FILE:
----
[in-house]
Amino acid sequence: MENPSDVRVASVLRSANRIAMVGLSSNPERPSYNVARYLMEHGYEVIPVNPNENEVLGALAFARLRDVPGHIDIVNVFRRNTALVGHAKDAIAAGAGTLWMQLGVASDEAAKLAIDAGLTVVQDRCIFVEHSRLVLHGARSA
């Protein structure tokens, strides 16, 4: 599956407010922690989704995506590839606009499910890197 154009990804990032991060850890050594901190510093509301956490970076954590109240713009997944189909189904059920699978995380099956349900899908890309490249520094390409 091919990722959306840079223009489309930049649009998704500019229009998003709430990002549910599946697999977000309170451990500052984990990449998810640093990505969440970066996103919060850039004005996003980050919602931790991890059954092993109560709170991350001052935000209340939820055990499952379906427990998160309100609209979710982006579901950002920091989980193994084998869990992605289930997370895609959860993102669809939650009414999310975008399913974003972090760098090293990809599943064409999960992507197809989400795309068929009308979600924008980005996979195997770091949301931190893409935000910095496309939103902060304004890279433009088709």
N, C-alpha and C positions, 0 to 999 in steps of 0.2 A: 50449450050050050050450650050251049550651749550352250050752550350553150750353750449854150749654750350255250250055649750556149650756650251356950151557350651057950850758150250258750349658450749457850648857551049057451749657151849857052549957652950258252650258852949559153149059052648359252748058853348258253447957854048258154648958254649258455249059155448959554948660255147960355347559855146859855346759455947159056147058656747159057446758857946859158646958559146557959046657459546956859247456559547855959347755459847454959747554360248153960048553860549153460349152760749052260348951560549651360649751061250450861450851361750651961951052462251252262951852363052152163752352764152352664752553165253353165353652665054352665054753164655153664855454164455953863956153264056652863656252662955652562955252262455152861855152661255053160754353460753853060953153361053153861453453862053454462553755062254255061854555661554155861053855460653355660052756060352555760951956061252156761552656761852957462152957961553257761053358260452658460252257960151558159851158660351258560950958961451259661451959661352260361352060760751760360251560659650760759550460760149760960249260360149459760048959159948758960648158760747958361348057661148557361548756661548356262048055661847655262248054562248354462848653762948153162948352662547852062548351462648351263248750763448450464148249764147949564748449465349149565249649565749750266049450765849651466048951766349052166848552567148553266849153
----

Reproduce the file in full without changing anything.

[in-house]
Amino acid sequence: MENPSDVRVASVLRSANRIAMVGLSSNPERPSYNVARYLMEHGYEVIPVNPNENEVLGALAFARLRDVPGHIDIVNVFRRNTALVGHAKDAIAAGAGTLWMQLGVASDEAAKLAIDAGLTVVQDRCIFVEHSRLVLHGARSA
């Protein structure tokens, strides 16, 4: 599956407010922690989704995506590839606009499910890197 154009990804990032991060850890050594901190510093509301956490970076954590109240713009997944189909189904059920699978995380099956349900899908890309490249520094390409 091919990722959306840079223009489309930049649009998704500019229009998003709430990002549910599946697999977000309170451990500052984990990449998810640093990505969440970066996103919060850039004005996003980050919602931790991890059954092993109560709170991350001052935000209340939820055990499952379906427990998160309100609209979710982006579901950002920091989980193994084998869990992605289930997370895609959860993102669809939650009414999310975008399913974003972090760098090293990809599943064409999960992507197809989400795309068929009308979600924008980005996979195997770091949301931190893409935000910095496309939103902060304004890279433009088709």
N, C-alpha and C positions, 0 to 999 in steps of 0.2 A: 50449450050050050050450650050251049550651749550352250050752550350553150750353750449854150749654750350255250250055649750556149650756650251356950151557350651057950850758150250258750349658450749457850648857551049057451749657151849857052549957652950258252650258852949559153149059052648359252748058853348258253447957854048258154648958254649258455249059155448959554948660255147960355347559855146859855346759455947159056147058656747159057446758857946859158646958559146557959046657459546956859247456559547855959347755459847454959747554360248153960048553860549153460349152760749052260348951560549651360649751061250450861450851361750651961951052462251252262951852363052152163752352764152352664752553165253353165353652665054352665054753164655153664855454164455953863956153264056652863656252662955652562955252262455152861855152661255053160754353460753853060953153361053153861453453862053454462553755062254255061854555661554155861053855460653355660052756060352555760951956061252156761552656761852957462152957961553257761053358260452658460252257960151558159851158660351258560950958961451259661451959661352260361352060760751760360251560659650760759550460760149760960249260360149459760048959159948758960648158760747958361348057661148557361548756661548356262048055661847655262248054562248354462848653762948153162948352662547852062548351462648351263248750763448450464148249764147949564748449465349149565249649565749750266049450765849651466048951766349052166848552567148553266849153